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Monday, June 25, 2007

July, July! Updated

Music, like other things in Paris, should grind down to a halt in mid-July through early August, due to the exodus of Parisians to their vacation spots. Get the good stuff while it's here.
  • Bright Eyes 2/7 Paris, Bataclan Bright Eyes is the backing band for Conor Oberst, the 27-year-old, multi-instrumentalist, indie-folk boy wonder from Omaha, Nebraska (who first caught critical attention at age 14). American Coastal lovers, ignorant global stereotypers, eat your hearts out! Mid-West’s Little Omaha has been indie central in the last few years, built around Oberst’s label Saddle Creek Records and associated with other local and regional acts like Simon Joyner, Tilly and the Wall, Cursive, Lullaby For the Working Class, and The Faint, to name a few. Oberst has shown impressive skills in indie folk song-writing and his vocal style has become semi-legendary (I have a friend who says he can’t stand Oberst because the latter allegedly sounds like he’s always on the verge of crying, which is precisely one of the reasons he appeals to me!). Trying his best to walk in the gargantuan shoes of greatness critics have thrust upon him, comparisons ranging from Neil Young to Bob Dylan and Emmylou Harris, Oberst has just released an American epic EP called “Four Winds,” from which you can expect he’ll be playing and also complaining about American foreign policy and the corporate threat to musical creativity. If you’re nice, he might even cry for you.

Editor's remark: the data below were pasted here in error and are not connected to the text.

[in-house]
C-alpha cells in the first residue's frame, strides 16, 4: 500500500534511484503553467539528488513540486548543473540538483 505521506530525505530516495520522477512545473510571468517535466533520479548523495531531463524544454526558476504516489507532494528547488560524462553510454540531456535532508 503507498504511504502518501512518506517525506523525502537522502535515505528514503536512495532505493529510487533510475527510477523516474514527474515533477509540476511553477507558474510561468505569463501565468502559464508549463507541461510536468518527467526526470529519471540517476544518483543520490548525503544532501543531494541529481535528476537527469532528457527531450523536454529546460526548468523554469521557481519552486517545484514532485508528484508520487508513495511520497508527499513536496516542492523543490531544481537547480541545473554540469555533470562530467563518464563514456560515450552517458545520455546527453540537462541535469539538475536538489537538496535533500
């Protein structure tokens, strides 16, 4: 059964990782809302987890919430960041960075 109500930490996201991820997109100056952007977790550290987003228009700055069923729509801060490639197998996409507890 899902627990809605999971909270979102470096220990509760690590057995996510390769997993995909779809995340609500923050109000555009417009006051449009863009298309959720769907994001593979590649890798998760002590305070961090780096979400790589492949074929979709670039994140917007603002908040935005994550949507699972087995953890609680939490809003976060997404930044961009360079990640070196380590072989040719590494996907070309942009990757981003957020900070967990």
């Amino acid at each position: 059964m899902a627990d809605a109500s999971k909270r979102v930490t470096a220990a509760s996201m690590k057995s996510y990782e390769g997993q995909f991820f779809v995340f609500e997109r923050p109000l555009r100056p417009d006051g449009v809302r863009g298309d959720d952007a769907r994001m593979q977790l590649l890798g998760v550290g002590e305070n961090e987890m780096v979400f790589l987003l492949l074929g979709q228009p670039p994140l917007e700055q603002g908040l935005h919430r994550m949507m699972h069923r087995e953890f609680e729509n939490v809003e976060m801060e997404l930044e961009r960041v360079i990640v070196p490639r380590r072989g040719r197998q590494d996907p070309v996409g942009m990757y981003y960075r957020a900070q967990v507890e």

• The Bellrays, www.myspace.com/thebellrays 2/7 La Maroquinerie
    This Riverside, CA gang is part of the punk-garage-soul move that some bands like The Detroit Cobras have accomplished with prominent female soul vocals. The Bellrays are coming off their sixth album last year, “Have a Little Faith.” Bands like this are always better live. Expect groove thangs to be shakin’ galore.

  • Beirut 3/7 Paris, Trabendo: Magnetic Fields meets Decembrists meets Andrew Bird meets Neutral Milk Hotel. Trumpets, accordians, circus beats bustin' out all over the house: yeah, it's the geek bomb.
  • Iggy and The Stooges 3/7 Paris, Palais des Sports: the spectacle of punk nostalgia; a time when one was young, self-abused with drugs and seething with an irrepressible refusal of the order of things, all accompanied by a soundtrack--sells well today, apparently.

  • Custom Juillet Soiree, Point Ephemere. 3/7.We Smoke Fags, Parka, and Scenario Rock. We Smoke Fags http://profile.myspace.com/index.cfm?fuseaction=user.viewprofile&friendid=36568667 myspace page cheekily describes their music as “The Future Sound of London.” This electro-indie-punk outfit has a lot of repetitive club loops-for-songs with minimal vocals, and on other songs the electro becomes background in a way that seems to have uncorked the musical mojo of Joy Division’s early guitar-electro mix with the vocals of Buzzcock’s Pete Shelley. Two words for this show: Fun Energy (or Go There!).

  • Bat for Lashes (Brighton, UK) 4/7, Nouveau Casino.These four Bright demoiselles offer sweet, if a little trippy, indie rolk, with Joanna Newsom-ish harp strums (well, an auto-harp) that move into kitsch pop refrains with trumpets, piano and clapping loops. Some songs have a distinctive psychedelic aura to them with reedy vocals and harpsichord-imitation keyboards in addition to the harp sound.